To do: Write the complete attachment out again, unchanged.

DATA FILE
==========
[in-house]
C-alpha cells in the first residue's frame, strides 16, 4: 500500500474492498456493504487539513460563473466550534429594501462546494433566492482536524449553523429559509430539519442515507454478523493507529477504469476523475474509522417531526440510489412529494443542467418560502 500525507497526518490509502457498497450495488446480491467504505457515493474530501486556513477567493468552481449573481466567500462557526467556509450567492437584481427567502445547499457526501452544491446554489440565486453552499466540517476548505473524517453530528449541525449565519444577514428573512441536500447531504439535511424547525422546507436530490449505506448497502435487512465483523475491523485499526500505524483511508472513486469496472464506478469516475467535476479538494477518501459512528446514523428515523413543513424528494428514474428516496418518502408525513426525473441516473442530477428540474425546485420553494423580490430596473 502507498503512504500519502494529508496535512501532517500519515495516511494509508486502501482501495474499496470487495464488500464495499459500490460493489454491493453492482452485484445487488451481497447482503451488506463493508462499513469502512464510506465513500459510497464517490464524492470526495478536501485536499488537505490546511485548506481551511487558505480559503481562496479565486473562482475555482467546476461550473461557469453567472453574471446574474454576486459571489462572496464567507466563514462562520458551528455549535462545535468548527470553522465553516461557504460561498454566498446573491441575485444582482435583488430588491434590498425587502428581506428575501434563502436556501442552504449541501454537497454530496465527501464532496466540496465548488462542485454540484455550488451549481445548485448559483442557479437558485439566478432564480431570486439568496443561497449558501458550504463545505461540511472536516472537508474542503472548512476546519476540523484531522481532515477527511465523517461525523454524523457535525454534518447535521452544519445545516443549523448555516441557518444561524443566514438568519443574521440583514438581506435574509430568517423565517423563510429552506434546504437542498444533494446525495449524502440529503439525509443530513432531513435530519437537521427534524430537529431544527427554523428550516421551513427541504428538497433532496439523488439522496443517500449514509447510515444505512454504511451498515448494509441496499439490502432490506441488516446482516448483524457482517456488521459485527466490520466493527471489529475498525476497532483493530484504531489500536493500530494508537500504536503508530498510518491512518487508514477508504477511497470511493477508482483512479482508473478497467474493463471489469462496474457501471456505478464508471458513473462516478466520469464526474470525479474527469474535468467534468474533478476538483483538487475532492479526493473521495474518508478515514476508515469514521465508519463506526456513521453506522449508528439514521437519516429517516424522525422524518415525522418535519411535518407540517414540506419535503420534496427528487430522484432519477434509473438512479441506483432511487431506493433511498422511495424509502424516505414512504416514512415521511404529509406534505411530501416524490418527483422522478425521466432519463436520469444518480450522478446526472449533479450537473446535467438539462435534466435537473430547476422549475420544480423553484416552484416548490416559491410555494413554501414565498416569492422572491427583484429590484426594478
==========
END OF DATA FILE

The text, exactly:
[in-house]
C-alpha cells in the first residue's frame, strides 16, 4: 500500500474492498456493504487539513460563473466550534429594501462546494433566492482536524449553523429559509430539519442515507454478523493507529477504469476523475474509522417531526440510489412529494443542467418560502 500525507497526518490509502457498497450495488446480491467504505457515493474530501486556513477567493468552481449573481466567500462557526467556509450567492437584481427567502445547499457526501452544491446554489440565486453552499466540517476548505473524517453530528449541525449565519444577514428573512441536500447531504439535511424547525422546507436530490449505506448497502435487512465483523475491523485499526500505524483511508472513486469496472464506478469516475467535476479538494477518501459512528446514523428515523413543513424528494428514474428516496418518502408525513426525473441516473442530477428540474425546485420553494423580490430596473 502507498503512504500519502494529508496535512501532517500519515495516511494509508486502501482501495474499496470487495464488500464495499459500490460493489454491493453492482452485484445487488451481497447482503451488506463493508462499513469502512464510506465513500459510497464517490464524492470526495478536501485536499488537505490546511485548506481551511487558505480559503481562496479565486473562482475555482467546476461550473461557469453567472453574471446574474454576486459571489462572496464567507466563514462562520458551528455549535462545535468548527470553522465553516461557504460561498454566498446573491441575485444582482435583488430588491434590498425587502428581506428575501434563502436556501442552504449541501454537497454530496465527501464532496466540496465548488462542485454540484455550488451549481445548485448559483442557479437558485439566478432564480431570486439568496443561497449558501458550504463545505461540511472536516472537508474542503472548512476546519476540523484531522481532515477527511465523517461525523454524523457535525454534518447535521452544519445545516443549523448555516441557518444561524443566514438568519443574521440583514438581506435574509430568517423565517423563510429552506434546504437542498444533494446525495449524502440529503439525509443530513432531513435530519437537521427534524430537529431544527427554523428550516421551513427541504428538497433532496439523488439522496443517500449514509447510515444505512454504511451498515448494509441496499439490502432490506441488516446482516448483524457482517456488521459485527466490520466493527471489529475498525476497532483493530484504531489500536493500530494508537500504536503508530498510518491512518487508514477508504477511497470511493477508482483512479482508473478497467474493463471489469462496474457501471456505478464508471458513473462516478466520469464526474470525479474527469474535468467534468474533478476538483483538487475532492479526493473521495474518508478515514476508515469514521465508519463506526456513521453506522449508528439514521437519516429517516424522525422524518415525522418535519411535518407540517414540506419535503420534496427528487430522484432519477434509473438512479441506483432511487431506493433511498422511495424509502424516505414512504416514512415521511404529509406534505411530501416524490418527483422522478425521466432519463436520469444518480450522478446526472449533479450537473446535467438539462435534466435537473430547476422549475420544480423553484416552484416548490416559491410555494413554501414565498416569492422572491427583484429590484426594478